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White House Open to Two-Month Sequester Deal

President Barack Obama supports $2 in spending cuts for every $1 in revenue for a sequester replacement bill, White House Press Secretary Jay Carney said Friday.

Carney also said the White House was open to a bill that would avert the sequester for as little as two months.

Obama, for his part, said in a press conference with Japanese Prime Minister Shinzo Abe that he would continue to talk to members of Congress and the American people as he pushes for a balanced plan to replace the sequester, including revenue from closing loopholes.

This should be a no-brainer, Obama said, warning that allowing the automatic spending cuts to take effect would slow the recovery, although he said it would not be as harmful to the world financial system as the threat of defaulting on the debt.

As for the odds that Congress will still act, Obama said, Hope springs eternal.

Carney was asked by reporters about the Senate Democrats bill which would offset the sequester for the rest of the calendar year with half new revenue and half spending cuts split between defense and farm programs.

Whatever the ratio is in the bill, I would point you to the presidents overall approach to this, which has been $2 in spending cuts to $1 in revenue, Carney said.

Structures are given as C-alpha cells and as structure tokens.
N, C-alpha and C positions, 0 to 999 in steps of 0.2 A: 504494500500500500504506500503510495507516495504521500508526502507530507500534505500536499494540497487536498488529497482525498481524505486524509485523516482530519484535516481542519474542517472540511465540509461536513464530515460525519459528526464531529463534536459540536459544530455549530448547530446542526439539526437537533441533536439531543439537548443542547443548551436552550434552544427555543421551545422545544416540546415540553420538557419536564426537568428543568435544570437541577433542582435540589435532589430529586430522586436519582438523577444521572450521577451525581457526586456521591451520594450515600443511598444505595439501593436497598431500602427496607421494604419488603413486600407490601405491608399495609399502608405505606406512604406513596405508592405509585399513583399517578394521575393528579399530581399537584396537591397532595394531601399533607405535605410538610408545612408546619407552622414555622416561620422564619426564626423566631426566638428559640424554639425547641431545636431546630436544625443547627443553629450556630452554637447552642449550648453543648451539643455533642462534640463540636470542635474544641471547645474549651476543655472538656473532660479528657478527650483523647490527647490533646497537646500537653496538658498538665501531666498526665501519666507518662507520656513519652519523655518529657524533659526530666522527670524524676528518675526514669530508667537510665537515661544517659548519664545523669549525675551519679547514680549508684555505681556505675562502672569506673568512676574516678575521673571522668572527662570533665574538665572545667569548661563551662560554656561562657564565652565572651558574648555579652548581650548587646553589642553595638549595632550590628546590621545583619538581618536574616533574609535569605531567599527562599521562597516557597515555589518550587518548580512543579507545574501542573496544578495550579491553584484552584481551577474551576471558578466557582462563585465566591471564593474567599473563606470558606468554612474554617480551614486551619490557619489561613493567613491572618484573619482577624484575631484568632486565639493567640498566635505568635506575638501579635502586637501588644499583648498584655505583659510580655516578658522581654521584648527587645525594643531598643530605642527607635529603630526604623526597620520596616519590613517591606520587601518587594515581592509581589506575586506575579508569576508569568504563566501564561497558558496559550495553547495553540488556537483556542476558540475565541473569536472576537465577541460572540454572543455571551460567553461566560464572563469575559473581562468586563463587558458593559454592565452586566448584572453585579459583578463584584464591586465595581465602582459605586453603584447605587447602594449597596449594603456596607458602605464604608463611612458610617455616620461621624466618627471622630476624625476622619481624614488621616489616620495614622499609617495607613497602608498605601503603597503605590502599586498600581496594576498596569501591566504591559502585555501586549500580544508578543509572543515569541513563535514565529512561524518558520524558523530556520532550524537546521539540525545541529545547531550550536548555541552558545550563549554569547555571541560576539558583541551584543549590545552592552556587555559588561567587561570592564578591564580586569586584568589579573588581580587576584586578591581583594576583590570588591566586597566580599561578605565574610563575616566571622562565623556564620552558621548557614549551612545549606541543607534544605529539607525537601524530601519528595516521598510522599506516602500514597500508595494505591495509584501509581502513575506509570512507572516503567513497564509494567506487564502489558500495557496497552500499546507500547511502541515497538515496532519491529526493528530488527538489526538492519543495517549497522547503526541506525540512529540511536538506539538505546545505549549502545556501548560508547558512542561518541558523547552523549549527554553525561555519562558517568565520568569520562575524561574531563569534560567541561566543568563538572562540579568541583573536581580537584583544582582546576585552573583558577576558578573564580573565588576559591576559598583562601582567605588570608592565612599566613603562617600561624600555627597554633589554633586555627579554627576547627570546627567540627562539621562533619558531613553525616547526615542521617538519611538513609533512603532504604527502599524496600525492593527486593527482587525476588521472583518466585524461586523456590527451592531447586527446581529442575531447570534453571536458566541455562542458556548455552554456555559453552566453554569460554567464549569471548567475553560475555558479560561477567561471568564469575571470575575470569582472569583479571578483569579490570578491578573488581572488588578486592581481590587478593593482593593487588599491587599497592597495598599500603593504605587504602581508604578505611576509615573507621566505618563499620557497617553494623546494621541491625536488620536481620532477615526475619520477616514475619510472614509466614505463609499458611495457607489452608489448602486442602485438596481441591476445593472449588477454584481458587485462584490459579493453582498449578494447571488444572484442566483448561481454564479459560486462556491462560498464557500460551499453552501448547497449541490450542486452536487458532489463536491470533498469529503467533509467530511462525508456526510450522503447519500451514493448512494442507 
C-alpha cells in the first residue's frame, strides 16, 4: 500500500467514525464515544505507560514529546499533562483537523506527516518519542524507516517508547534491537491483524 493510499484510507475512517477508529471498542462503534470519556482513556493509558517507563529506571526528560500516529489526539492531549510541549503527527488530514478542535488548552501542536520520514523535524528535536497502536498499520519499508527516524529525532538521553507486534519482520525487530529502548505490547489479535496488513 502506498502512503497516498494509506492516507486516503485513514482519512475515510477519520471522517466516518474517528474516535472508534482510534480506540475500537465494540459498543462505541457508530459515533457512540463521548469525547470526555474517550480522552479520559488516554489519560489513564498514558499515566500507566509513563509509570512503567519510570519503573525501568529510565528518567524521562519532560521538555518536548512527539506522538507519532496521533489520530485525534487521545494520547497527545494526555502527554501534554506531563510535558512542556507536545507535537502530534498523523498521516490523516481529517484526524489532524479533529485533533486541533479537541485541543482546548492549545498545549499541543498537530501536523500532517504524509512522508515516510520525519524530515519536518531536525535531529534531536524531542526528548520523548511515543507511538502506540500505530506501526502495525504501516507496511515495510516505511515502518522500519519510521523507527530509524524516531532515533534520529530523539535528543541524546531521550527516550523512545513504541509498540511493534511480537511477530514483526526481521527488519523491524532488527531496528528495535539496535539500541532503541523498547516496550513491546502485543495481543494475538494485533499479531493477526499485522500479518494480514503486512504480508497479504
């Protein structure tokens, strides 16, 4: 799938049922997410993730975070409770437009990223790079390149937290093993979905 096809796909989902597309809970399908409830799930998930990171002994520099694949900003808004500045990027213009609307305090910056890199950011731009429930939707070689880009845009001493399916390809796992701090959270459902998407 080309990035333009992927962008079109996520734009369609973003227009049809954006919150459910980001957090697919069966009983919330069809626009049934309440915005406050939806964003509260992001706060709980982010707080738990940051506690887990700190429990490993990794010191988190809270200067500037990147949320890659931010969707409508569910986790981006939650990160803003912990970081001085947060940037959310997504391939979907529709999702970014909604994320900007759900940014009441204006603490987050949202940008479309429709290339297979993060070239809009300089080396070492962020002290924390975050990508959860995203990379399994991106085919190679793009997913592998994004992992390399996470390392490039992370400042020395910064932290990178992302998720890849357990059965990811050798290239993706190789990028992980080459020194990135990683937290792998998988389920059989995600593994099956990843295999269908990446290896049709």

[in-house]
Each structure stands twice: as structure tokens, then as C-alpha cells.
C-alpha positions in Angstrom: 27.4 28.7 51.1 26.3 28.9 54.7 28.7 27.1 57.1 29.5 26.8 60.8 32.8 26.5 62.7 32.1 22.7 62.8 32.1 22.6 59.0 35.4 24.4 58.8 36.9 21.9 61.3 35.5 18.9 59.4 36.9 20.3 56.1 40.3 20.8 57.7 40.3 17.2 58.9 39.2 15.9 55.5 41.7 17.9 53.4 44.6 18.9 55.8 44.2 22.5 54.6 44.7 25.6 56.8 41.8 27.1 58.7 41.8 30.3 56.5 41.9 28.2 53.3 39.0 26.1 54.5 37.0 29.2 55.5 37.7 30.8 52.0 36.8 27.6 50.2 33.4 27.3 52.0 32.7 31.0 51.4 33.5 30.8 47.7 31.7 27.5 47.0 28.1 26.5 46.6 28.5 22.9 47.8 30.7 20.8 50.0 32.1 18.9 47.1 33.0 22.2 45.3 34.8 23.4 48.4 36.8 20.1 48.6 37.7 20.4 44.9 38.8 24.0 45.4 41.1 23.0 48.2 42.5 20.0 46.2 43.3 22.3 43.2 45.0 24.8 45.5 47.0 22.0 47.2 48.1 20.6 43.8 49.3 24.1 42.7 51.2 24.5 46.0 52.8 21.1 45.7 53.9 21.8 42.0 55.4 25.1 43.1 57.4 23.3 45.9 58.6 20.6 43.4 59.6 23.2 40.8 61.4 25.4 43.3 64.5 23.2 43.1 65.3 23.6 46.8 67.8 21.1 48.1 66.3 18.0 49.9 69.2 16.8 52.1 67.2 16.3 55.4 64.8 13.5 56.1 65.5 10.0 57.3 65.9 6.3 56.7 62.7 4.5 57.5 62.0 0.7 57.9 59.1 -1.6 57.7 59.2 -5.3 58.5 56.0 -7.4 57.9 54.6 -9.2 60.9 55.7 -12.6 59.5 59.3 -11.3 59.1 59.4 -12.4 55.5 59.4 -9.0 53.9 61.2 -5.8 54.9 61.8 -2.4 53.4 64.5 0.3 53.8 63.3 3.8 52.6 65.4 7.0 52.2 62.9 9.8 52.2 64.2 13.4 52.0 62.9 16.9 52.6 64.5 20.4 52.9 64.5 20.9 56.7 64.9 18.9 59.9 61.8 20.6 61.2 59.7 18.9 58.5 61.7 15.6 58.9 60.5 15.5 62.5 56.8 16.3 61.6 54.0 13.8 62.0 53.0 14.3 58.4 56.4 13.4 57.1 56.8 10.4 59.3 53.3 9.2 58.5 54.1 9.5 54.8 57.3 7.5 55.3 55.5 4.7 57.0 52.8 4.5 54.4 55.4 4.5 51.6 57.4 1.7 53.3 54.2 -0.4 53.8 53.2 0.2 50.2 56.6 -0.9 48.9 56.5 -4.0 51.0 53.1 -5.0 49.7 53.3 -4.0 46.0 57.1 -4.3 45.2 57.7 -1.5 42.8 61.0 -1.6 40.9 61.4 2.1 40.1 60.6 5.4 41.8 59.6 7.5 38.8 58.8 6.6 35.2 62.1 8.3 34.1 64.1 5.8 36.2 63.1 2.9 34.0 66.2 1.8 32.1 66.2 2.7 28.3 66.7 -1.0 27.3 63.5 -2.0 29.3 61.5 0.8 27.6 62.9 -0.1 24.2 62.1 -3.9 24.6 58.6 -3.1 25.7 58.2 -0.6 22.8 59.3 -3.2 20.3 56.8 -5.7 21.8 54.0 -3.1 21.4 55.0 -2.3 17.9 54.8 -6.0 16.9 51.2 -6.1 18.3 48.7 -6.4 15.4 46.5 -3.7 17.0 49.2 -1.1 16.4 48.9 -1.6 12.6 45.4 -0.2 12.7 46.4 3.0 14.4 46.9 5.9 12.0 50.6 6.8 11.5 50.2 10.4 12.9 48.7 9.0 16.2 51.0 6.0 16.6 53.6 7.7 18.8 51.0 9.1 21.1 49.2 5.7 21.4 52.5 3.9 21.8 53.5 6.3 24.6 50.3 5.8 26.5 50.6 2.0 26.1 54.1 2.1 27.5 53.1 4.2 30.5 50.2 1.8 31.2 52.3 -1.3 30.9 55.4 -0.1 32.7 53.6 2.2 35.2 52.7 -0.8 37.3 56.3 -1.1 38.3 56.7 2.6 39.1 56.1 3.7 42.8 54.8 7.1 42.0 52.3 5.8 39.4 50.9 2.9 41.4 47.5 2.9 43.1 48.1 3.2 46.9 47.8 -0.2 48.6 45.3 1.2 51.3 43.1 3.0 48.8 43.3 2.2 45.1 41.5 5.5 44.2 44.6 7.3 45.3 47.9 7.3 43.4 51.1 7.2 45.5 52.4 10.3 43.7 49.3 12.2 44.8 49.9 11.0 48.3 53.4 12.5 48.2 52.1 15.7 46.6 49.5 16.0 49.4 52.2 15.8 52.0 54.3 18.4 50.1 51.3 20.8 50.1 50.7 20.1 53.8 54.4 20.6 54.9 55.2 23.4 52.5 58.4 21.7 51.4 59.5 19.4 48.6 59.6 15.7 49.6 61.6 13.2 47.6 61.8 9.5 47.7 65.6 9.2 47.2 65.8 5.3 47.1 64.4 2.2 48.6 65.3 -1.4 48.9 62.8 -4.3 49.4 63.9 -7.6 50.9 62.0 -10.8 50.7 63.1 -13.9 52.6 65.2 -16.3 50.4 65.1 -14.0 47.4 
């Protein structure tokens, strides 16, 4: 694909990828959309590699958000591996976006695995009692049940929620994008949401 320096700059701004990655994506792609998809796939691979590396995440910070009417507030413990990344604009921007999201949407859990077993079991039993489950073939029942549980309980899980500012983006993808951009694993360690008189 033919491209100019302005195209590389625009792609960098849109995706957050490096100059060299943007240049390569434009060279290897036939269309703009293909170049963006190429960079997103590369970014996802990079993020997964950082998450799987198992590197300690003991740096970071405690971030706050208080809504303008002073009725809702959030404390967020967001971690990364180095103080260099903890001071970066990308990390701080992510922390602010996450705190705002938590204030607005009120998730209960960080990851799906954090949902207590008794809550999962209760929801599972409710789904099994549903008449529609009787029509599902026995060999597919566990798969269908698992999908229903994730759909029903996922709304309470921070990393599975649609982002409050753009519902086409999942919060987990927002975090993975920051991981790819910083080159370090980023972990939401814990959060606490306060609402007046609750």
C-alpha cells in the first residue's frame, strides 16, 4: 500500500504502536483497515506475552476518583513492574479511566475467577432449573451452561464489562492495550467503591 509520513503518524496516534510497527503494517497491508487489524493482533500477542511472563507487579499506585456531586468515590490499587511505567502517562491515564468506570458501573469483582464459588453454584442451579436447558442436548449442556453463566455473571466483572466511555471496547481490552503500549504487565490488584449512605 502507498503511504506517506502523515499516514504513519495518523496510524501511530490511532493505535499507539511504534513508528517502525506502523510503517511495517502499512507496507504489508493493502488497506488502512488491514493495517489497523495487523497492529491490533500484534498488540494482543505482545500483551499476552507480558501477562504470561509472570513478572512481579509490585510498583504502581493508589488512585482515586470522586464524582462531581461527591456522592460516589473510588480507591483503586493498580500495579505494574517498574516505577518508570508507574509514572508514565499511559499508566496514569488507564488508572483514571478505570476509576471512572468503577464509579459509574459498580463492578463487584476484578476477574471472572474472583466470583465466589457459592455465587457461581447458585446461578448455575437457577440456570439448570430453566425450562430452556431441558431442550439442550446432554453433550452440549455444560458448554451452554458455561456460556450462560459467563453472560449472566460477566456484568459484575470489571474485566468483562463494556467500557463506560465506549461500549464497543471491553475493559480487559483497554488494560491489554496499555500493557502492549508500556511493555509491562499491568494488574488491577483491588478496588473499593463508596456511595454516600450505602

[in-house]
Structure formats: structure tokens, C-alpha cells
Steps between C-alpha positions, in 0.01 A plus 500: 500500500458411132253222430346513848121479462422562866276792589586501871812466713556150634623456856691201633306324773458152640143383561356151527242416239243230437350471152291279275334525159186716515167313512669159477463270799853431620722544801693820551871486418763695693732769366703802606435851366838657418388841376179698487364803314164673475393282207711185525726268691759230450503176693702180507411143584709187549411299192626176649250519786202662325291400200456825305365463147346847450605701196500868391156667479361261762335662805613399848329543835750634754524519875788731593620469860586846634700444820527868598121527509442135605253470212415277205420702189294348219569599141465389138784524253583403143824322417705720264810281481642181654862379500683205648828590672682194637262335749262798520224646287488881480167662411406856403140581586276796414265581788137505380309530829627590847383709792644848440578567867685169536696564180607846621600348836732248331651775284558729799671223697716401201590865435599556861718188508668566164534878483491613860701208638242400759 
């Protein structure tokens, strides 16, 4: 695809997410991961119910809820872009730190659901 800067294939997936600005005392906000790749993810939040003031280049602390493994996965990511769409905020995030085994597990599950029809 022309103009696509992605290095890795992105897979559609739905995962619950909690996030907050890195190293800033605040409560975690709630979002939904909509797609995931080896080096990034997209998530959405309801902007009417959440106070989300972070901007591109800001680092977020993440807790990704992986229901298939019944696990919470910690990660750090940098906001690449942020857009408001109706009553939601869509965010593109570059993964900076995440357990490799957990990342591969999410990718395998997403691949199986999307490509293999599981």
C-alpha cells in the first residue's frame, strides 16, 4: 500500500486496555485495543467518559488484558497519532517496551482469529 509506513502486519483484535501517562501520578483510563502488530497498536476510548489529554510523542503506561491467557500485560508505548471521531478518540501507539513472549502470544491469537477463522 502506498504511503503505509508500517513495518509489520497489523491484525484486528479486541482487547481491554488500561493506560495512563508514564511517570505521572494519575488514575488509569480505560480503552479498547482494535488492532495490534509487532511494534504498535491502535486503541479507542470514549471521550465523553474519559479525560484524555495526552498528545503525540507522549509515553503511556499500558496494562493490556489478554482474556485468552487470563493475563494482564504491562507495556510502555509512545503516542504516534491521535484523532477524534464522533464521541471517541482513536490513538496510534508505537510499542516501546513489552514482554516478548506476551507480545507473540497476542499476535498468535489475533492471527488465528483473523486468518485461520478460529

Carney said the White House wants both the House and the Senate to pass a bill that would avert the sequester in a balanced way next week, and he noted that the fiscal cliff deal averted the sequester for two months. It could be that again, Carney said.

The White House has been vague about what ratio it would accept in a sequester bill beyond balance, although the White House has said previously that it would accept a deal that had more cuts than revenue taking into account that they netted $600 billion in the fiscal cliff deal. The White House proposal still on the table from December would add roughly $600 billion in new revenue and $900 billion in spending cuts, or a roughly 60-40 ratio.

Ratios are moot, however, as long as the GOP continues to stick to its demand for an all-cuts alternative. There was no sign Friday that Republicans were prepared to soften their no-more-new-revenue position.

The White House also has yet to use the veto word when it comes to a sequester replacement bill that does not raise revenue.

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